There is no open discussion about religious beliefs of other peoples around the world and, as such, a person's scope of nature and world views is limited to the belief system their family and community hold so strongly. When a child grows up in this environment and is forced to adhere to one religious belief system they are robbed of their freedom to learn about all religions and make informed choices. They become limited to learning only about their parent's religion. This hinders a child's ability to reach the higher level processes in the brain because they are taught about a world-view that is skewed and inaccurate. Since there is little discussion about religion in the modern education system today a child remains closed-minded about the differences and similarites between all people and their world-view is reduced to their own communities and families. Their level of understanding of life and nature remains immature and simple. As they grow up their transition to adulthood is more difficult because their view of the world does not change so much as a result of the influence on them to adhere to their religious belief. Any idea they encounter throughout their life which encourages them to question their belief system is ignored and dismissed because of what they have been taught to believe by their family and community. To these people the complexities of science are misunderstood like the structure and function of the cell so they remain immature in their thoughts and practices. They build their knowledge around their religious belief, whether moderate or strong, and leave out important facts, such as quantum physics, neuronal transmission in the brain, and evolution, which they find unnecessary or insufficient to learn. Their religious belief helps them to fill in the gaps so there is no need to further their understanding of the facts. But, what their religious belief actually does is hinder the development of their mind. Having a religious belief is closing one's mind to the world and all the possiblities in the universe that it negatively effects the way people live and think.

Self-conscious reflection, the highest level of the mind, can be reached by an educated human being that considers all the possibilities of a given idea and that can let go of their pre-conceived beliefs about an idea. The reason for this is that in order to comprehend a particular fact or concept one cannot believe in something that is unproven or make-believe because it may conflict with a given fact and cause the person to be confused and misunderstand the fact itself and all other facts and concepts related to that fact. When ideas and concepts are understood properly a person can self-consciously reflect on their thoughts and come to accurate conclusions and decisions. Moreover, this reflective process can stimulate new thoughts and questions that are completely in line with existing facts and concepts. Self-conscious reflection is important because it gives human beings the power and encourages them to understand their own nature and the nature of the universe. It helps people to understand their niche on earth-- that we have evolved over millions of years for the purpose of surviving for as long as possible on planet Earth. And in doing so, we have been able to sense the beauty of nature and depend on the fruits of it. Isn't life grand?! It should be, since all life have worked hard to survive for millenia and make the Earth their home.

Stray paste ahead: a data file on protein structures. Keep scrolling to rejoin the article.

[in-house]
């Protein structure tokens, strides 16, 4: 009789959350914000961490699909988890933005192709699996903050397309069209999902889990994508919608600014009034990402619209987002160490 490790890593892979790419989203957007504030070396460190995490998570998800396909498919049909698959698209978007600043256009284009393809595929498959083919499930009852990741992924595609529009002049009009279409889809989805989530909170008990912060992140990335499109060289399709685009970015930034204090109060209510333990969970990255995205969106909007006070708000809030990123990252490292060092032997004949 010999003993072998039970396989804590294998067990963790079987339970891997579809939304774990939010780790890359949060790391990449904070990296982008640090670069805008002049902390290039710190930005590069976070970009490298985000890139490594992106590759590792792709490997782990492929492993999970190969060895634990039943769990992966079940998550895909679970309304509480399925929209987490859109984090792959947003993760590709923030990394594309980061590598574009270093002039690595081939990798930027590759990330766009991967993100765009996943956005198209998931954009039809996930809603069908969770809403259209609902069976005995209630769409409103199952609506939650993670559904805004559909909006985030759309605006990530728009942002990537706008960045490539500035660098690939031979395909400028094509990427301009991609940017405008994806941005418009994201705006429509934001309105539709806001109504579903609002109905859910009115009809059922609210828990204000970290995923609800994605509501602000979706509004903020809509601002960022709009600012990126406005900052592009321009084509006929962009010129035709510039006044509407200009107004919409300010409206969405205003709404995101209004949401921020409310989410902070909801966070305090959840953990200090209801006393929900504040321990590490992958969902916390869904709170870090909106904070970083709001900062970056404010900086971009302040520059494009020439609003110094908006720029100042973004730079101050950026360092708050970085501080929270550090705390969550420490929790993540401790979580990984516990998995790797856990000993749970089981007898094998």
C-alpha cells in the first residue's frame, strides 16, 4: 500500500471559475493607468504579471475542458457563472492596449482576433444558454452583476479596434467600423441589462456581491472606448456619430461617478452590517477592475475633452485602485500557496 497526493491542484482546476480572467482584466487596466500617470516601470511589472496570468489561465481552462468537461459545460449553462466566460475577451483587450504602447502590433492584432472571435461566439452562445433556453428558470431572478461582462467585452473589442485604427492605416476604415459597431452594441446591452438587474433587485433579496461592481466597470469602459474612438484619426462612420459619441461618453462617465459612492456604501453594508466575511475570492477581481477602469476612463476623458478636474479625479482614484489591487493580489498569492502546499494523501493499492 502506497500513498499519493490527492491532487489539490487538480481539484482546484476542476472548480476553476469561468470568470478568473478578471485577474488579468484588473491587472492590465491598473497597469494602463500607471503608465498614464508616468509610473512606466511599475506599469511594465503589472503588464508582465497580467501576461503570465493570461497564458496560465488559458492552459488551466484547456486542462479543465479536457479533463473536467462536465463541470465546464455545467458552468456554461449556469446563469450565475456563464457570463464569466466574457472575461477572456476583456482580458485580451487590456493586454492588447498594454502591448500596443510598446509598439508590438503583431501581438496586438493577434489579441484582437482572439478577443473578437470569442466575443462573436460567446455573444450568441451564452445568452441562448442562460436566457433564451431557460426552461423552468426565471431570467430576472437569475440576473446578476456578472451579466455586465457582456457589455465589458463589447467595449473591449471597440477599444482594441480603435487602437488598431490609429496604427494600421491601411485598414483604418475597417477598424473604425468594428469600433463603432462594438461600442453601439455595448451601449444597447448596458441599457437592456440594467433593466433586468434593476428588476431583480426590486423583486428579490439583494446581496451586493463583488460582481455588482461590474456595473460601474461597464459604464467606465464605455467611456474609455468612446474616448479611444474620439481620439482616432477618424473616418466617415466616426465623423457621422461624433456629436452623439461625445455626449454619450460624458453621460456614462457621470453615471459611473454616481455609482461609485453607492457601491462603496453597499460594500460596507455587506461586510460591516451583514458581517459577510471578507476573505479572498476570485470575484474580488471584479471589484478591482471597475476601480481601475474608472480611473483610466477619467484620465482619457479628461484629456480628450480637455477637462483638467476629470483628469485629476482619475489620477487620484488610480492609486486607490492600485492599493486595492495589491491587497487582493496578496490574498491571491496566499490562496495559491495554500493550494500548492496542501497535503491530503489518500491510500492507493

Charles Darwin was a very intelligent man that had reached the highest level of the mind, and this is a remarkable feat in his time. He was able to properly collect, analyze, and organize his thoughts to correctly explain the concept of evolution. He devised a concept from previously built concepts. What a remarkable human being indeed! If it weren't for him, our children today would not have the benefit of understanding the history and biology of life on Earth. Why should we hinder our children's brain development by teaching them about our religious beliefs thus limiting their horizons. What ever happened to the idea that 'our children are our future'. Education in today's modern societies cater to the proper care and development of our children, which is funded by the citizens. Why should we interrupt this education by teaching our childern about magical beliefs that conflict with what they are learning in school. There is no benefit in this but rather the cost of burdening our children with the difficulty of grasping scientific, mathematical, historical, and social concepts. What a burden! It will be our children that will build institutions and projects, based on the foundations earlier generations have built and preserved for them, to carry us all safely into the future (Dennett, Breaking the Spell 2006). Our children need to be encouraged and given time to grow and learn. Open discussions about religion at home and in the education system are important for there to be an open society and for expanding our knowledge of nature and the universe. With this knowledge people can focus on making the world a better place to live and recognize that their lives do have meaning.